- printed paper packs produced by teachers (e.g. workbooks, worksheets)
- textbooks and reading books pupils have at home
- websites supporting the teaching of specific subjects or areas, including video clips or sequences, such as Mathswatch and Seneca
Engagement and feedback
What are your expectations for my child’s engagement and the support that we as parents and carers should provide at home?
- We would hope students are able to access a quiet place to study, preferably outside of their bedroom
- Please encourage your child to stick to the routine of their school timetable, starting the day at 8.40am, and taking their normal break and lunch times
- For each lesson on their timetable, students should log into Microsoft Teams and access the relevant class team. Students will be asked to join some lessons ‘virtually’ using the meeting facility, these live lessons will show on a student’s calendar. Please encourage students to attend these lessons on time
- If a live lesson isn’t calendared, students should complete the assignment instructions on the team. When asked to submit work students should do so via the assignment section
- A live core college time will also be held at least once per week
How will you check whether my child is engaging with their work and how will I be informed if there are concerns?
- We will check whether your child is engaging with their work by monitoring whether they are attending live lessons, positively contributing to lessons, submitting work and completing work to the best of their ability
- We will inform you of your child’s engagement in home learning via the behaviour section of Weduc, by praising students for engaging in learning and entering a negative point for students if work is not attempted. We understand learning from home may be difficult and encourage students to focus on their rewards, celebrating what is going well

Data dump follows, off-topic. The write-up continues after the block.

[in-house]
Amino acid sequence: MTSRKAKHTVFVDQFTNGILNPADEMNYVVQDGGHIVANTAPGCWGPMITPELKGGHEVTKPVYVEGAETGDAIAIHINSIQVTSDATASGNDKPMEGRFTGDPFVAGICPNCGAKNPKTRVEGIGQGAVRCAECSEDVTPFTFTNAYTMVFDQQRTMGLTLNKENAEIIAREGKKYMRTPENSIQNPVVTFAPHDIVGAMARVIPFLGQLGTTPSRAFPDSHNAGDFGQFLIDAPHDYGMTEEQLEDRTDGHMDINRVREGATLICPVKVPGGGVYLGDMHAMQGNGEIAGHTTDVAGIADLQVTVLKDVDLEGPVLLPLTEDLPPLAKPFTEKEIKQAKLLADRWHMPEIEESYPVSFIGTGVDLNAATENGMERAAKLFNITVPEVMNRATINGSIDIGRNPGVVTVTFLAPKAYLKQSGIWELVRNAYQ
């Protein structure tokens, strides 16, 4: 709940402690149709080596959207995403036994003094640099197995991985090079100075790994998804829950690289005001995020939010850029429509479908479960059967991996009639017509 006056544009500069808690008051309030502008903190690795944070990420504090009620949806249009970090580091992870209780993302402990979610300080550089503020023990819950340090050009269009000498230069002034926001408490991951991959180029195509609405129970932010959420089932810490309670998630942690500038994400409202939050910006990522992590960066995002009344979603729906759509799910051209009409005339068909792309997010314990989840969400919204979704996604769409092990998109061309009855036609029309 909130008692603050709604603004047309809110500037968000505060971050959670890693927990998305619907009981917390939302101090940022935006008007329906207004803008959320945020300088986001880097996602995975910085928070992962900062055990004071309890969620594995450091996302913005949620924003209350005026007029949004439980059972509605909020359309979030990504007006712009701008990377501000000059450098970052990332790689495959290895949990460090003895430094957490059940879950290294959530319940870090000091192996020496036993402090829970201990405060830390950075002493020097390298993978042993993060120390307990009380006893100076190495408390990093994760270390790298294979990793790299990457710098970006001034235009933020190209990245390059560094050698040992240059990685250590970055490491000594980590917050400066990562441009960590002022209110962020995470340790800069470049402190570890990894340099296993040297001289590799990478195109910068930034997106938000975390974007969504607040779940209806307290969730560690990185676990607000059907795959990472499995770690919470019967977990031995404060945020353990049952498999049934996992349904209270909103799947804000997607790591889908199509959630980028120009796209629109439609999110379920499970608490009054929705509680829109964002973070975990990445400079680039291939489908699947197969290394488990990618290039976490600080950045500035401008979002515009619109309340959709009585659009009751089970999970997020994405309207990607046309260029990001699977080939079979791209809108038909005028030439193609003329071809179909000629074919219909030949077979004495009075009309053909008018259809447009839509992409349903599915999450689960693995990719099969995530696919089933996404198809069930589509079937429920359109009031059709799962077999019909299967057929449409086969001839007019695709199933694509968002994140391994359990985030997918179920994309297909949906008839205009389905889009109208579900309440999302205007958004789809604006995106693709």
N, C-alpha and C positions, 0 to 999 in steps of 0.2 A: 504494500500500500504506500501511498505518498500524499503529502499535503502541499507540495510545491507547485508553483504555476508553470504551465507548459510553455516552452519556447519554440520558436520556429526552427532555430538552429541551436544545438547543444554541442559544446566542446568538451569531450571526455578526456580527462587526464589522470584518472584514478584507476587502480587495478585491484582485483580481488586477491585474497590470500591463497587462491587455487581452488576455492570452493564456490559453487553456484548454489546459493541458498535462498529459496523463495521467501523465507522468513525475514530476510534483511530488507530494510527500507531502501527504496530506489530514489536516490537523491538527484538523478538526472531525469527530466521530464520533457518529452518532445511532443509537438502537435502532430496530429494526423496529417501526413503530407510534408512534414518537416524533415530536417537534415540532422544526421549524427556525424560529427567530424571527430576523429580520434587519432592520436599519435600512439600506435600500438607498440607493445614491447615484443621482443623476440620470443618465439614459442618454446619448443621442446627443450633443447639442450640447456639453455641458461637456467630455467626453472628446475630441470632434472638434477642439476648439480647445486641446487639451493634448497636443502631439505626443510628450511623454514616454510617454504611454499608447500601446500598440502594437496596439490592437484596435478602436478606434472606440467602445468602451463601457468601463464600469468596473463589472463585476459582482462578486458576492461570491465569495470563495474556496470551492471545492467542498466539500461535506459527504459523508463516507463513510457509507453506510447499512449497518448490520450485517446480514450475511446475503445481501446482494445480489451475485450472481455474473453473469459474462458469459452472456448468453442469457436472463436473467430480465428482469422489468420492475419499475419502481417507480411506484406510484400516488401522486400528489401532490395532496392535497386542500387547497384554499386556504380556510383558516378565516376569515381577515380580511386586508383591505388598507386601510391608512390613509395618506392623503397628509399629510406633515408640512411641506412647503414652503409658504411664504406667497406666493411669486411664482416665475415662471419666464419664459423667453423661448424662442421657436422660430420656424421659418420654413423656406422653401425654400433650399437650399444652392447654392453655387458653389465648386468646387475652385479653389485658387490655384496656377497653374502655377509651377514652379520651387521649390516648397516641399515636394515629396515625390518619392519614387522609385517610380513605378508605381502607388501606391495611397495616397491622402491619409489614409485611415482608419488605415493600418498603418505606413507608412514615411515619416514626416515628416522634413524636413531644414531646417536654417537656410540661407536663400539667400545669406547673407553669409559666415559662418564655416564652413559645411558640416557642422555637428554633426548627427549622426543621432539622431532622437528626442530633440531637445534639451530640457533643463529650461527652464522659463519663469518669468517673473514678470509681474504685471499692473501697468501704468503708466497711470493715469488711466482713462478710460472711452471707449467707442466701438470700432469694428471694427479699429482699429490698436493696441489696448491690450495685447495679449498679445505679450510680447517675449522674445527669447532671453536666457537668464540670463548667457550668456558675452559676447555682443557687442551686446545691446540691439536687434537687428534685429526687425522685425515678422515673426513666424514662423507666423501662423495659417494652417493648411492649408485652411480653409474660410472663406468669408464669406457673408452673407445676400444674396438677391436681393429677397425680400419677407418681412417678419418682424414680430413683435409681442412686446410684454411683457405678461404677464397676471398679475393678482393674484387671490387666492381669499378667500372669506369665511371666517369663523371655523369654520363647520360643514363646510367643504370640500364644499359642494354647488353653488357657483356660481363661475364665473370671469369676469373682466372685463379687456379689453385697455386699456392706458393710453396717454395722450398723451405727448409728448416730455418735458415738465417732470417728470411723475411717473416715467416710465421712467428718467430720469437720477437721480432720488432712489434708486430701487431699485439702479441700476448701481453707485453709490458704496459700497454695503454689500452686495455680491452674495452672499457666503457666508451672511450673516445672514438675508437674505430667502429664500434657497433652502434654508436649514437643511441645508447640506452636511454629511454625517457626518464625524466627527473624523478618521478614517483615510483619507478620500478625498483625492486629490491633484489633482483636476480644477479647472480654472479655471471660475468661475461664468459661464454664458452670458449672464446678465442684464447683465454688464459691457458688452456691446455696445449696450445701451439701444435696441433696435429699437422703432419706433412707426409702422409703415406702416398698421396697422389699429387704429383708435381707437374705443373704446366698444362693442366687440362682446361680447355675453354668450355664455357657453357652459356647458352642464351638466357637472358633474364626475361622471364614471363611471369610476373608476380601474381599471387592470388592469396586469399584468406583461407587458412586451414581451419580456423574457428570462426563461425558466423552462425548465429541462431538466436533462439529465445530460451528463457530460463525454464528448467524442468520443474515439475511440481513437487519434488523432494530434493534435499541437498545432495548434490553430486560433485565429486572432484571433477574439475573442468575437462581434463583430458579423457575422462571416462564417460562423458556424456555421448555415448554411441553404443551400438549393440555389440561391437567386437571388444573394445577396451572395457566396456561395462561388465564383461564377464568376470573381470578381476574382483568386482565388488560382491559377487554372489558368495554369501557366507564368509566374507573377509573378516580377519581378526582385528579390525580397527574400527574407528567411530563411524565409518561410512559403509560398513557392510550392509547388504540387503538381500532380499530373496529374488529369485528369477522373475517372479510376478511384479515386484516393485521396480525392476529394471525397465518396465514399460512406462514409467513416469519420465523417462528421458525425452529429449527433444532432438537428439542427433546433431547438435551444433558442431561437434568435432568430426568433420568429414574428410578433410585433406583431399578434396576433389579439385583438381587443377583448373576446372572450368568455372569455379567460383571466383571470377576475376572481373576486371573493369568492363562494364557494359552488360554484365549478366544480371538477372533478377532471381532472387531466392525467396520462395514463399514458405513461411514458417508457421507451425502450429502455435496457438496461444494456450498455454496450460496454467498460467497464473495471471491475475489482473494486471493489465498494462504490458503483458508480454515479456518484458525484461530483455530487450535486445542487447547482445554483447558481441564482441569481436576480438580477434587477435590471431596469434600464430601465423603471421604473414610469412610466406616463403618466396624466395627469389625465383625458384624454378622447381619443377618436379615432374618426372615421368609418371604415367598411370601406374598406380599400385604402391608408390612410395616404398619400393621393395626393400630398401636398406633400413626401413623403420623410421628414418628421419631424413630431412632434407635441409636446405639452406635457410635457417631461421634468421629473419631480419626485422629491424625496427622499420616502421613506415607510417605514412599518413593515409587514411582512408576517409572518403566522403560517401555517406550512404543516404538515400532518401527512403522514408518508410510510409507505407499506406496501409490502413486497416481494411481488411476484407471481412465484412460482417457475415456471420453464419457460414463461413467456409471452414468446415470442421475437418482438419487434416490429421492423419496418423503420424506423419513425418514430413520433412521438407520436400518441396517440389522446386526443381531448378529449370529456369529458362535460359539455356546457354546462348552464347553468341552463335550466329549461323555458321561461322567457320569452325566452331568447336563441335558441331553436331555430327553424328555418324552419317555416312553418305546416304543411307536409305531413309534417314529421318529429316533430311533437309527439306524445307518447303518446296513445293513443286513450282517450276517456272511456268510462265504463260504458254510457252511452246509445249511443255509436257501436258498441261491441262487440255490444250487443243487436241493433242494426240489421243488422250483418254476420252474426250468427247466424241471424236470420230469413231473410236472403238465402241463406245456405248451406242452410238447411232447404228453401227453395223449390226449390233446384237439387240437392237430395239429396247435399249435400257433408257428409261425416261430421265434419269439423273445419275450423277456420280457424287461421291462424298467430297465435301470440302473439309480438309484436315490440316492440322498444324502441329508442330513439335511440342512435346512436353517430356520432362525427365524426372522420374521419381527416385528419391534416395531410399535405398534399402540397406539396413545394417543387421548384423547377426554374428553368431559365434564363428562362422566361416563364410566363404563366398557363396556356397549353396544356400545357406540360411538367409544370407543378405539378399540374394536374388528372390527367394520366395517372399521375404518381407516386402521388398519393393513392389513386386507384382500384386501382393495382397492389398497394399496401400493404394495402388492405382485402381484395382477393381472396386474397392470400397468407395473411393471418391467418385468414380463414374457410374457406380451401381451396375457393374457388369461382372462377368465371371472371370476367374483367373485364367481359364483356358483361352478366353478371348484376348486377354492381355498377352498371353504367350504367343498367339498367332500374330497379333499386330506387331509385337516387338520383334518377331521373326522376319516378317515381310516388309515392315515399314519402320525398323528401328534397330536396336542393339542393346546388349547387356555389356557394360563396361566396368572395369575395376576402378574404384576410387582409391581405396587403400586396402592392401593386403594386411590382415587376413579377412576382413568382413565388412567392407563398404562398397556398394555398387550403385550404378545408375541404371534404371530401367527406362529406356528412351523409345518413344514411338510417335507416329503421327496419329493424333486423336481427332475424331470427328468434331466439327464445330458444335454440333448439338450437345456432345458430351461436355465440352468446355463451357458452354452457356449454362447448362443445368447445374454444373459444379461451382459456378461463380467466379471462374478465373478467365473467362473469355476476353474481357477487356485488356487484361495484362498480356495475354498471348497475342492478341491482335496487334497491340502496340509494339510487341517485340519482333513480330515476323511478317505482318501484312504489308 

- If your child is unable to complete home learning due to illness or other family circum-stances, please report this daily through the usual absence hotline, email firstname.lastname@example.org or message the attendance team on Weduc. This will allow us to avoid giving negative point in these circumstances
How will you assess my child’s work and progress?
Students will receive feedback in a variety of ways. During live lessons, students will receive verbal feedback. Home learning completed on online platforms, like Seneca and Mathswatch, will often be assessed immediately and teachers will be informed of student scores.
Teachers will respond to home learning submitted via the assignments. Other pieces of home learning will be assessed alongside regular classwork when students return to school.
Additional support for students with particular needs
How will you work with me to help my child who needs additional support from adults at home to access remote education?
We recognise that some pupils, for example some pupils with special educational needs and disabilities, may not be able to access remote education without support from adults at home. We acknowledge the difficulties this may place on families, and we will work with parents and carers to support those pupils on an individual basis.
Remote education for self-isolating students
If your child is self-isolating they should aim to follow their school timetable whilst studying at home. For each lesson, students should log into Microsoft Teams and access the relevant class team.
Live lessons won’t usually be available in these circumstances, due to the complexities of teaching students in the classroom at the same time as teaching students remotely, but an assignment will be set for each subject.